Category Archives: research

Understanding the Complexity of Party Instability in Parliaments

Download our paper that proposes a new typology of parliamentary party switches.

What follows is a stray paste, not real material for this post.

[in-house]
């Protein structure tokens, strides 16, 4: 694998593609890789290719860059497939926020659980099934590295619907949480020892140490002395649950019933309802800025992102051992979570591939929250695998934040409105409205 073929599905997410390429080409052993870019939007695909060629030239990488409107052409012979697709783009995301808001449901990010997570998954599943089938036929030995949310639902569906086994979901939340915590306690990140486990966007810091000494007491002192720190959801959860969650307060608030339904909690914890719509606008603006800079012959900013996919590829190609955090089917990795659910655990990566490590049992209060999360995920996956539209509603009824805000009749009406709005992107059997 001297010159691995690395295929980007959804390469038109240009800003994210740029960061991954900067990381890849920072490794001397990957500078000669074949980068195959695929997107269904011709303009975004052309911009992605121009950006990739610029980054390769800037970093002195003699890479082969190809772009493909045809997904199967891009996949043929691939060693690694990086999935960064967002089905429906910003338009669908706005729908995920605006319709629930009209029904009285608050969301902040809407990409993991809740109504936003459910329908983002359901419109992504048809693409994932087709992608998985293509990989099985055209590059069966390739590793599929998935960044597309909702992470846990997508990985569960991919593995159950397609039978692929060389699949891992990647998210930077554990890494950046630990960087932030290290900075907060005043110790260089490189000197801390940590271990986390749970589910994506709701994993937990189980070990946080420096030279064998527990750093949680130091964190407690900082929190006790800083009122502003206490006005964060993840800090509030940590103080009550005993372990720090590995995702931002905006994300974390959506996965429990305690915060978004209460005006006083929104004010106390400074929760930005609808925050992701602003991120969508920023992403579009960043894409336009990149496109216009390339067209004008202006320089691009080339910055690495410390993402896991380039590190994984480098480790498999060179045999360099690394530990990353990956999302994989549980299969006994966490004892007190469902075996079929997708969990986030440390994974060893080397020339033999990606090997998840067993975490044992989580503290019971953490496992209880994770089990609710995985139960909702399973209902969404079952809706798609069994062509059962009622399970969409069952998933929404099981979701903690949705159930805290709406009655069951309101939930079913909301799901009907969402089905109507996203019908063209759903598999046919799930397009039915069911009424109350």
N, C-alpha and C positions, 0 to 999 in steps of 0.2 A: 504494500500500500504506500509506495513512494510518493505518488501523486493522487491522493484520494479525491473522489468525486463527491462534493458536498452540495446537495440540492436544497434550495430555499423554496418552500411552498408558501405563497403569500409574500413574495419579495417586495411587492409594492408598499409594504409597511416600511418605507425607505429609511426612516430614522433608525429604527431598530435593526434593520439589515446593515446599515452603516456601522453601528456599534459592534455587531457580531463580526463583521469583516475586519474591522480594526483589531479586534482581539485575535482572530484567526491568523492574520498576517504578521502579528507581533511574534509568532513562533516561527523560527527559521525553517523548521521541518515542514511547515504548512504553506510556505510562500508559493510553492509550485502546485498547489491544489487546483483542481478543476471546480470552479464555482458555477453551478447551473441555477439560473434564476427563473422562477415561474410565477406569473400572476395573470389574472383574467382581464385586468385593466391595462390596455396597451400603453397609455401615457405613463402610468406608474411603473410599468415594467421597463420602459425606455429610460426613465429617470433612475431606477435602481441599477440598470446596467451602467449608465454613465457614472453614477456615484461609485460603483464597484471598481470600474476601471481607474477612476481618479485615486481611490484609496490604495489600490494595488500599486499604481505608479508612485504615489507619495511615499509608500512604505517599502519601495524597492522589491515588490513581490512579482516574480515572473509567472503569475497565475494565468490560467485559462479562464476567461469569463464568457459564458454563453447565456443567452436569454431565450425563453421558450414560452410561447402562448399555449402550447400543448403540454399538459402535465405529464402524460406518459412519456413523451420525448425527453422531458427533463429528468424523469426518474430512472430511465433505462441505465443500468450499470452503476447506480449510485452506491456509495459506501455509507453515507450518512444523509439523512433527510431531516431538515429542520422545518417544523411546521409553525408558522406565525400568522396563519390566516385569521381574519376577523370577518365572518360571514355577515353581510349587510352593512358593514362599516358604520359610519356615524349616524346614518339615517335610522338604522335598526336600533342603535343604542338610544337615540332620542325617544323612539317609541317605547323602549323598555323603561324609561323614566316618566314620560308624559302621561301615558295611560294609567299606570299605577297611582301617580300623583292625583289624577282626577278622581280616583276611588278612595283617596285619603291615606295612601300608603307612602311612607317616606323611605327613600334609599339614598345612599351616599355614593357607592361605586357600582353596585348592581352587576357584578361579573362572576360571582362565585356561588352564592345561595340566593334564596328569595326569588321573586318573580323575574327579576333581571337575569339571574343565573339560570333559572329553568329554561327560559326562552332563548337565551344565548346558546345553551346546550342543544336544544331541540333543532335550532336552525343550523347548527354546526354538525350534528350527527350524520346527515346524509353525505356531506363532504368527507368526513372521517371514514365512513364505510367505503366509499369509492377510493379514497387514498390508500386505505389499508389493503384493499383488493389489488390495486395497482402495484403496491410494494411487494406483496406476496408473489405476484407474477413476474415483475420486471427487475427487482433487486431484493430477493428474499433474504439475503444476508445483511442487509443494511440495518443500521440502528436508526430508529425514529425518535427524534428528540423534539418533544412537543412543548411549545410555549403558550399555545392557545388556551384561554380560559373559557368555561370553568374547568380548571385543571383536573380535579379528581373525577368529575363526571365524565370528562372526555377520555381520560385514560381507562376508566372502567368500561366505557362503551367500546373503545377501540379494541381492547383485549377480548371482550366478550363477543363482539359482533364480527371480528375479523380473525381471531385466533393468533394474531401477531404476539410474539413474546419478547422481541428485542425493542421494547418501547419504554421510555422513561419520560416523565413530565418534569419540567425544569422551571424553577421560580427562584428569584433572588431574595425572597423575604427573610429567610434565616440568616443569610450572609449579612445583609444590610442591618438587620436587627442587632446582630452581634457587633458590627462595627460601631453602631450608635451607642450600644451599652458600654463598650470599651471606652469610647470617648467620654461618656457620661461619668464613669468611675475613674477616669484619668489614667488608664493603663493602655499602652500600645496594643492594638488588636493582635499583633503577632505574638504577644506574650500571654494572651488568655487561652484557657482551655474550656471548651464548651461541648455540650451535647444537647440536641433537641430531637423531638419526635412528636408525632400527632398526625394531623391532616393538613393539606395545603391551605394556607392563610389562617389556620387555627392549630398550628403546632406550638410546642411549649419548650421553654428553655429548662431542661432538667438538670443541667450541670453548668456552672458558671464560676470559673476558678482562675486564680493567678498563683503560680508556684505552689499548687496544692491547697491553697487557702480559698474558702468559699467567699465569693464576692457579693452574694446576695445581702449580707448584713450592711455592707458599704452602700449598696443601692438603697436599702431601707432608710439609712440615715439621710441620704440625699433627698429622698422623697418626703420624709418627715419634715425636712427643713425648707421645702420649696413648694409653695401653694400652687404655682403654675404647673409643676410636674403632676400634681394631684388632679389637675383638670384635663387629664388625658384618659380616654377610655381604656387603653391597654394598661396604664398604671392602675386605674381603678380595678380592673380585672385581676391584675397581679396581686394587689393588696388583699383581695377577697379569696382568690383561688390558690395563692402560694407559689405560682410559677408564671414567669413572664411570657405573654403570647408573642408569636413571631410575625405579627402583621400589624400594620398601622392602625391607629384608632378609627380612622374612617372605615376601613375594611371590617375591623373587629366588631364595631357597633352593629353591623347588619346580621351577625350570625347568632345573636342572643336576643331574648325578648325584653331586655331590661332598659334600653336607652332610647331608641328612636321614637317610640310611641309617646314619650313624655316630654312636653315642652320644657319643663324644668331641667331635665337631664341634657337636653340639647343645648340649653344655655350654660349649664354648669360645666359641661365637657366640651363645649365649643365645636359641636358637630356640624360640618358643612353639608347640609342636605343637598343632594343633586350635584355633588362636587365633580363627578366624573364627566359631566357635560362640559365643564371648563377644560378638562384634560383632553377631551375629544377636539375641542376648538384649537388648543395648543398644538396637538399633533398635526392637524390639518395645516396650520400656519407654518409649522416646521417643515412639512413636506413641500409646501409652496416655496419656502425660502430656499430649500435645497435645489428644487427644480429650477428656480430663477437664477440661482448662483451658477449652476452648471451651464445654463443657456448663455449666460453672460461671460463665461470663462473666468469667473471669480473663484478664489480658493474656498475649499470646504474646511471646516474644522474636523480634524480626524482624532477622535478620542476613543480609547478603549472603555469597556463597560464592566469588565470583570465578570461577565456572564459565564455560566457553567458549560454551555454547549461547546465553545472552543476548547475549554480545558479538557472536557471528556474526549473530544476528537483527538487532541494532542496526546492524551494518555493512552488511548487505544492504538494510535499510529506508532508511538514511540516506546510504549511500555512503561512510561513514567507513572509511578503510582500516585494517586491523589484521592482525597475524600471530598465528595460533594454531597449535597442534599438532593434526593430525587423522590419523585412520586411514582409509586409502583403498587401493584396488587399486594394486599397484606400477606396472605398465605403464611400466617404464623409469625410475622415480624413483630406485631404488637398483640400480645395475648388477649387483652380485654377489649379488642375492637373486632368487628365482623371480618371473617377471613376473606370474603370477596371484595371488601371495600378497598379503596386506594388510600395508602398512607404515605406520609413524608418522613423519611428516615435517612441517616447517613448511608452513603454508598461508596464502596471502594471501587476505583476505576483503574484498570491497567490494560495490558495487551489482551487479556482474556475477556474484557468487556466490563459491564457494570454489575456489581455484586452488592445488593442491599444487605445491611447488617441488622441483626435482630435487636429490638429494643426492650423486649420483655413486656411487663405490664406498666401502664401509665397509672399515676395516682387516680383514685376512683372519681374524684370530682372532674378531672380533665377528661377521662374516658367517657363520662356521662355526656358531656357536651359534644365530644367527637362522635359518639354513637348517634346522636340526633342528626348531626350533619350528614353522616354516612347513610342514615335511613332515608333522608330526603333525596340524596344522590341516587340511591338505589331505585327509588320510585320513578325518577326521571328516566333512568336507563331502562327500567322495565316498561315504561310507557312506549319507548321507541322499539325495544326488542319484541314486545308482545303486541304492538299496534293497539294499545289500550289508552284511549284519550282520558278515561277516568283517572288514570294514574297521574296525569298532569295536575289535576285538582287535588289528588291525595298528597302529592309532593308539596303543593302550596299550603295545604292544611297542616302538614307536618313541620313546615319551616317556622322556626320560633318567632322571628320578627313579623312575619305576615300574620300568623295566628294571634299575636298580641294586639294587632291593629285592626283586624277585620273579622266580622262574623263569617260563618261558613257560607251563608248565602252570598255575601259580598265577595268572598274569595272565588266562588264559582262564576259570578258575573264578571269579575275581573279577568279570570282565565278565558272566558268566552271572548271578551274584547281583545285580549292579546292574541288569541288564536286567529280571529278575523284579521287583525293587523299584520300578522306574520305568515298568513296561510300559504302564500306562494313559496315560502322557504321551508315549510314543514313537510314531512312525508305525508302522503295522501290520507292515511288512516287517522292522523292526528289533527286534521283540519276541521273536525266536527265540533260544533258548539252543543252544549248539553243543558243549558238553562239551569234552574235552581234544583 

Abstract. We propose a new typology of parliamentary party switches (switching events) that focuses on three dimensions: (1) the number of MPs and the degree of coordination, (2) the origin of switchers and (3) the destination of switchers – a parliamentary party group (PPG) or independent status. We further distinguish between switches with single and multiple destinations. Our approach sheds new light to party instability in various ways. We elucidate types of party instability to emphasize the complexity of party instability that have eluded the conceptual toolset available thus far. For example, “collective defection” (coordinated movement from one PPG to another), “collective exit” (MPs exiting their parliamentary group to become independent MPs) and “multi-PPG split” (coordinated moves from several PPGs to form a new PPG). Using preliminary data compiled for Instaparty (Party Instability in Parliaments) project from (mostly) Poland and Ireland, we find rich diversity in the forms of parliamentary party instability. While individual defections are much more common than group defections, they are clearly more dominant in Ireland than in Poland; furthermore, switches between PPGs (rather than between PPGs and independent status) have been more common in Poland. Our typology is illustrated by the analysis of the 8th Polish Sejm that provides examples of nearly all single-origin switching events and of most multi-origin ones. The new typology presents the first step of our inquiry into the patterns, causes and consequences of party switching in eight democracies (Estonia, Ireland, Italy, Lithuania, Norway, the Netherlands, Poland and Romania) from 1960s/1990s to early 2020s.